Pirated, Outdated Operating Systems Contributes in Global Ransomware Attack

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Information technology experts warned about a potential second wave of Wanna Decryptor (WannaCry) ransomware attacks, which hit 200,000 computer users in over 150 countries.

The ransomware was temporarily blocked after its onslaught on Friday, but reports from several countries showed that the first series of attacks could be a start of more dangerous cyber intrusions.

WannaCry virus encrypted users’ files on infected computers and demands $300 worth of Bitcoin to unlock the file.
Vox said black hat hackers have started to create new versions of the software that did not have the original WannaCry’s vulnerabilities.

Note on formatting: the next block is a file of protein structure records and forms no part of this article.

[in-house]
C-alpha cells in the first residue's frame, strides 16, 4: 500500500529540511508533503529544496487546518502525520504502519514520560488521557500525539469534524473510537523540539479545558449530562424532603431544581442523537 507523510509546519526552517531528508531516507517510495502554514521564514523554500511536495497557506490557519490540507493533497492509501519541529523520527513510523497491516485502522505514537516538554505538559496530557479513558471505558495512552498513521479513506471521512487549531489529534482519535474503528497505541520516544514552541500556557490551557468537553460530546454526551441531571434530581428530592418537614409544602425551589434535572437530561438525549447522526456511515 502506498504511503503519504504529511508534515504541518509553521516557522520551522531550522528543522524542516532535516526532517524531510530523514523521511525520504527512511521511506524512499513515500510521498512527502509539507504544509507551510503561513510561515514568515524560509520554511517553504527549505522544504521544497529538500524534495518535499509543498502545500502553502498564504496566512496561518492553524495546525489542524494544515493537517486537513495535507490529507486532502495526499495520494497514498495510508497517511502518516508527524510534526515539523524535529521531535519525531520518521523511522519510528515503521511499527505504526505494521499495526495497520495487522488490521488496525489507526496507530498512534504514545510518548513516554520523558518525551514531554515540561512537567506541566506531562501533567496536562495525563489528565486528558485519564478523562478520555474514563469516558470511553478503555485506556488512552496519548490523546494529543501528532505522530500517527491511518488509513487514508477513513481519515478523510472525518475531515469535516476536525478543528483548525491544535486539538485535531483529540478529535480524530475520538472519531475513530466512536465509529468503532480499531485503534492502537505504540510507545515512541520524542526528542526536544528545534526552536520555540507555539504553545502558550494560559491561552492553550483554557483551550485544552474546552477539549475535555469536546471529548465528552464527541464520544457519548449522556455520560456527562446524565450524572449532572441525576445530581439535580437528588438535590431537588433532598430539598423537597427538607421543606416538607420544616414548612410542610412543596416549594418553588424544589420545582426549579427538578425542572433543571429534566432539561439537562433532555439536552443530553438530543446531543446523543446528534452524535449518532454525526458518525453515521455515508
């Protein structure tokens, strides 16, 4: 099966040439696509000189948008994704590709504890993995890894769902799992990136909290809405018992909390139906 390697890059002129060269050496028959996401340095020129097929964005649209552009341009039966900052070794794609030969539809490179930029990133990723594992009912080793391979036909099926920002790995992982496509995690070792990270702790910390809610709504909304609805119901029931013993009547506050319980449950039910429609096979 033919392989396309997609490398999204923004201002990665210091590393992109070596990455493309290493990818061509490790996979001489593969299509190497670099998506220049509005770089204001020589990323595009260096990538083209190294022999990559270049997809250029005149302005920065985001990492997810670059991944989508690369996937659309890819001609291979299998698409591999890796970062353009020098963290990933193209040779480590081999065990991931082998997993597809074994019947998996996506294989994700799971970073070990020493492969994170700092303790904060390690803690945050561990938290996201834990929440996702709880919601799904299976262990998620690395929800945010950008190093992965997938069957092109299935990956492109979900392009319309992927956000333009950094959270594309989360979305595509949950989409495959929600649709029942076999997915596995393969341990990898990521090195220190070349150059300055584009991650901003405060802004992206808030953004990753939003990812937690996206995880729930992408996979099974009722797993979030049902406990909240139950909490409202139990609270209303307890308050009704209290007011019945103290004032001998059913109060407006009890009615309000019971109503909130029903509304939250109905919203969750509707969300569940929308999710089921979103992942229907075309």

Vox also called on the public to update their Windows operating systems to avoid security problems.

“The problem is that there are a lot of Windows computers out there that either don’t have automatic updates enabled or are so outdated that Microsoft has stopped providing security updates altogether,” Vox said.

Engadget, a technology blog network, said pirated OS also contributed to the WannaCry spread in some major companies and institutions in China.

“WannaCry’s propagation in those countries illustrate the dangers of using bootlegged software,” Engadget wrote.

The Filipino Times earlier reported that there was not been WannaCry cases in the UAE. Industry experts said the UAE was lease affected because the ransomware attack peaked on a non-working day in the country.

According to the Associated Press, thousands of new cases were reported in Asia on Monday.
Chinese state media said 29,372 bodies had been infected, while the Japan Computer Emergency Response Team Coordination Center said at least 2,000 computers at 600 locations were hit by the ransomware in the country.

Credit: Indian Express

 

(Source: FilipinoTimes.ae)

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